The Other Game

If you want to be a complete golfer, you have to become a masterful putter

TO PARAPHRASE BEN HOGAN, golf is two games, the full swing and putting. For the layman, watching these two parts of the game, one would think that putting would probably be the easiest to master, and yet so many people—from Tour pro to amateur—struggle with it. Why? Well, for one thing, a putting stroke may look very simple, but there's a lot that can go wrong. For another, the game's great putters have used many different styles. Consider that Bobby Locke used to "hook" his putts, Jack Nicklaus looked like he "willed" the ball into the hole from his famous crouch, Ben Crenshaw stood very tall to develop his silky style, and just recently, Adam Scott used a long putter to help take his game to a new level. Just holding a flatstick poses a myriad of questions: Do you use a standard grip, a cross-handed one or the claw? Do you swing straight back and through or on an arc? Do you use a mallet or blade? Short, mid or long putter? The options go on and on. As students of mine can attest, it can all feel a bit overwhelming.

With that in mind, I've compiled nine tips that will help you separate what you do need from what you don't. But before you read any further, I want you to consider three things about your current putting pattern. Do you make solid contact? If not, you'll have to change your technique. Do you miss consistently to the left or right of the target? If your misses have typical divergent patterns, you must look at your technique to see if your aiming is flawed or the stroke is producing an off-line result. And finally, if distance control is an issue, you have to work on drills that can solve the problem.

Now, once you've answered those questions, read on and start integrating my tips into your practice sessions. I hope you see your scores fall.

It's virtually impossible to sink a putt if you don't know which way it's going to break. To give yourself the best chance of making more putts, you have to learn how to read the greens. I do it in two different ways. First, I look more at the direct line of the putt. Does the cup look like it's tilting one way or the other? Is there any slope directly between me and the hole? How long is my putt? Answering these questions gives you the first bit of information you need. But also look at the general area around the green complex. Is there a nearby hill or mountain that might influence the putt's shape? Is there a lake or lowland area like a drain where water would run to? If so, it'll probably influence the putt's break.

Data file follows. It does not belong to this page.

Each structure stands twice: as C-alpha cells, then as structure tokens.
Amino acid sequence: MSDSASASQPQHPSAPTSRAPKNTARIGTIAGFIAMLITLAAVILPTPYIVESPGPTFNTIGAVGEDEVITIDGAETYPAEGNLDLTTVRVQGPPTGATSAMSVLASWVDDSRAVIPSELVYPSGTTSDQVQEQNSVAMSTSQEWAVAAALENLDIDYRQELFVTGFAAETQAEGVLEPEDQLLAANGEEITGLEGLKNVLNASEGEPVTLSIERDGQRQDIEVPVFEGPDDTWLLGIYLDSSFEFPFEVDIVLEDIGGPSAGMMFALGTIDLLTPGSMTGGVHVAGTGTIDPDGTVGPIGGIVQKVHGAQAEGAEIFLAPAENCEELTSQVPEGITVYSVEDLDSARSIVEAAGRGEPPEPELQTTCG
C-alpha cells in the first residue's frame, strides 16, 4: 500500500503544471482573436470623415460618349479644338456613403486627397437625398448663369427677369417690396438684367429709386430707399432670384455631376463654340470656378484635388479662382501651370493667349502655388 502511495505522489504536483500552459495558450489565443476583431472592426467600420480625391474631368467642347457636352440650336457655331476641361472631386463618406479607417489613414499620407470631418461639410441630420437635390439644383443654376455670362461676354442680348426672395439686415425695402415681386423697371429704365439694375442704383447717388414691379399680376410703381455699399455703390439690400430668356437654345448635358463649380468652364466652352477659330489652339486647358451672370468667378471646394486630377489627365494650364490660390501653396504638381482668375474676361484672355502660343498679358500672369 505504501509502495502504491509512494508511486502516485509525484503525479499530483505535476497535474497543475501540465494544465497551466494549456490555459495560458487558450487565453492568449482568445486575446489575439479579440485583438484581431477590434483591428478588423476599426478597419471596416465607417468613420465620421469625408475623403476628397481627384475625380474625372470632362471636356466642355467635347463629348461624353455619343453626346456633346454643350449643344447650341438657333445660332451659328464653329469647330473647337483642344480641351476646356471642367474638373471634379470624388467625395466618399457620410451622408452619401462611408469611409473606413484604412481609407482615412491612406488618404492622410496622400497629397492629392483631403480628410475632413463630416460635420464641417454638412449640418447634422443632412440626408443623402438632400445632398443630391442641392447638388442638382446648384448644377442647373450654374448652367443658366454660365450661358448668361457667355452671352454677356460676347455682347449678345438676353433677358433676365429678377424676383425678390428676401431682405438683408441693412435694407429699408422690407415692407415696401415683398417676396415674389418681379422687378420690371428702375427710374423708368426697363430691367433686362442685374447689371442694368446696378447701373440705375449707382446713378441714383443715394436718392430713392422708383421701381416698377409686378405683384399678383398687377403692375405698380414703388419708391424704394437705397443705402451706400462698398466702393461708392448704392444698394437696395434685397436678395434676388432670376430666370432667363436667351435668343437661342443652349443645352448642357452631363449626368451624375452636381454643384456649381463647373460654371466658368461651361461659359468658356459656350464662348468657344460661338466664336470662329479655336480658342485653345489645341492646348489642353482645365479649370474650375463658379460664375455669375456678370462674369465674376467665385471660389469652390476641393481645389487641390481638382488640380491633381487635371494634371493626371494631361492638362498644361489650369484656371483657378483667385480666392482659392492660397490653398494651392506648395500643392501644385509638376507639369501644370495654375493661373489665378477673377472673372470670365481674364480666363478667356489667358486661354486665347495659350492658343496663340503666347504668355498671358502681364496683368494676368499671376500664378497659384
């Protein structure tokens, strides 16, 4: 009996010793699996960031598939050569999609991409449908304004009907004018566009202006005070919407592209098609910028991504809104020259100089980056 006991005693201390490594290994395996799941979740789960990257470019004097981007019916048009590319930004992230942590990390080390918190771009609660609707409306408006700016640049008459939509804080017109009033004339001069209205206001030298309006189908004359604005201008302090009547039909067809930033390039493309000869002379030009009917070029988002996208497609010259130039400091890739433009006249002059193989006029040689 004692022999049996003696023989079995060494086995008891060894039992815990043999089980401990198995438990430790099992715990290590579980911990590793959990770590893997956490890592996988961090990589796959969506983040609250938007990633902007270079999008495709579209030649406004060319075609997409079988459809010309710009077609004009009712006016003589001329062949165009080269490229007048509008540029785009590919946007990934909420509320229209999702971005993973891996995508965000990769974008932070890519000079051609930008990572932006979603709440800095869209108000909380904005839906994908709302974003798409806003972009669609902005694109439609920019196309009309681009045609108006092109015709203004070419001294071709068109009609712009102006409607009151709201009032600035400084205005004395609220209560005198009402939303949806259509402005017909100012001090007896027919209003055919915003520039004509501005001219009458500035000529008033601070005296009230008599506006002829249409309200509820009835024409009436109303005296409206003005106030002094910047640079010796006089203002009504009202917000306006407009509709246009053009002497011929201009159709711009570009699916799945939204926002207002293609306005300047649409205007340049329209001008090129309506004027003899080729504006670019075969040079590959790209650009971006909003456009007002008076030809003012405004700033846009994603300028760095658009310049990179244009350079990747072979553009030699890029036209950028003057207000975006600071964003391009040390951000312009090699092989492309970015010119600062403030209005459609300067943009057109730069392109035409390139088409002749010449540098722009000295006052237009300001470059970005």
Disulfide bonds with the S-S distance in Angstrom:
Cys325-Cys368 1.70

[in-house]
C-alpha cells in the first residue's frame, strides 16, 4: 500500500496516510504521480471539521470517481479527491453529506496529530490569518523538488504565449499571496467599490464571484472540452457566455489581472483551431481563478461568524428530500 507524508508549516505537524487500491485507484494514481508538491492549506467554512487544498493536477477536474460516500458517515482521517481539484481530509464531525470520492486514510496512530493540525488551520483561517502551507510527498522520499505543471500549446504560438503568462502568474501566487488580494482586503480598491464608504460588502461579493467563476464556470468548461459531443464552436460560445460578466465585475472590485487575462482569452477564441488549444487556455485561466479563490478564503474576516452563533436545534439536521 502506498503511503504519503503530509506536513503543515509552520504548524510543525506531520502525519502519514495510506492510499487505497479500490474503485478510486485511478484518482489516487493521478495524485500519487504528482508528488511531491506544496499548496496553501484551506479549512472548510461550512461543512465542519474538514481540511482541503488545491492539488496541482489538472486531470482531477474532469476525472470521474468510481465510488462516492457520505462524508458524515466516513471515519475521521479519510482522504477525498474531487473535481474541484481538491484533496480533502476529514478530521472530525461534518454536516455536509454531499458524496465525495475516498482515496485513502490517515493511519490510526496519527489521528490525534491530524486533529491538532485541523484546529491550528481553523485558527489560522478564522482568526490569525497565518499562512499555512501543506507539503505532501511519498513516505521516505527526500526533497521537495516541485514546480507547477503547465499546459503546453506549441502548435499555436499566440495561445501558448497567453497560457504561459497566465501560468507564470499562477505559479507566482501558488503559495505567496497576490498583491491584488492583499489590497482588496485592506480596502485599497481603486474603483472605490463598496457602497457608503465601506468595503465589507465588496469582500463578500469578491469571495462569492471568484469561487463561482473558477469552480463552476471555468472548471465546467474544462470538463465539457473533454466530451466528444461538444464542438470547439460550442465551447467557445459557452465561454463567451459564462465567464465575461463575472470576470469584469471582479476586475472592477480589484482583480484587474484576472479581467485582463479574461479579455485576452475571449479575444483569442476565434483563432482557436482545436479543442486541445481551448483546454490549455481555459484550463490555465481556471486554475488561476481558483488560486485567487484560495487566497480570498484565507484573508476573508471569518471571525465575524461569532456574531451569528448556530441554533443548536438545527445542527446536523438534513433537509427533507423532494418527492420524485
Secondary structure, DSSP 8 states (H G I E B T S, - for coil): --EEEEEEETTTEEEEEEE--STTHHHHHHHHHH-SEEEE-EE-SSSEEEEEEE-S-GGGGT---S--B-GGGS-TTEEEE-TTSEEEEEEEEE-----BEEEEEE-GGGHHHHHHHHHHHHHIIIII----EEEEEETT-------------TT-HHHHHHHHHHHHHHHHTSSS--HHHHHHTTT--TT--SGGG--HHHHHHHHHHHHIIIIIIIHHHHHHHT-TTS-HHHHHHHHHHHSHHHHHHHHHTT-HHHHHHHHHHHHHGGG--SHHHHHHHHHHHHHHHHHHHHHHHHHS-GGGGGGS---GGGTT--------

All this information is vital so you can "guess" correctly on your read. Taking a quick look at your ball and the hole just won't cut it. Instead, look around to see what the general lay of the land is and use it to help you make more putts!

Great putters control their distance well and make just about everything inside five feet. Although I teach my students to try to make every putt, different lengths require adjustments in one's thought process.

From within five feet, I make a very specific read of the putt and then hit the putt on that line with the proper pace. On putts that measure five feet, I focus more on the putt's line, with speed control a very close second, as speed always determines how you hit the putt.
From 15 feet away, I want to make a putt that both has perfect speed and is well read. I focus equally on the line and the appropriate-length stroke. If it doesn't go in, however, I want an easy follow-up putt, so make sure you get your speed right.

From over 30 feet away, I still want to make the putt, but I focus first on speed control and then on line. I want to make sure I'm comfortable with controlling my distance so I don't make a mistake that leaves me with a tough next putt. I'm certainly paying attention to the break, but distance control is the most important ingredient for these putts.


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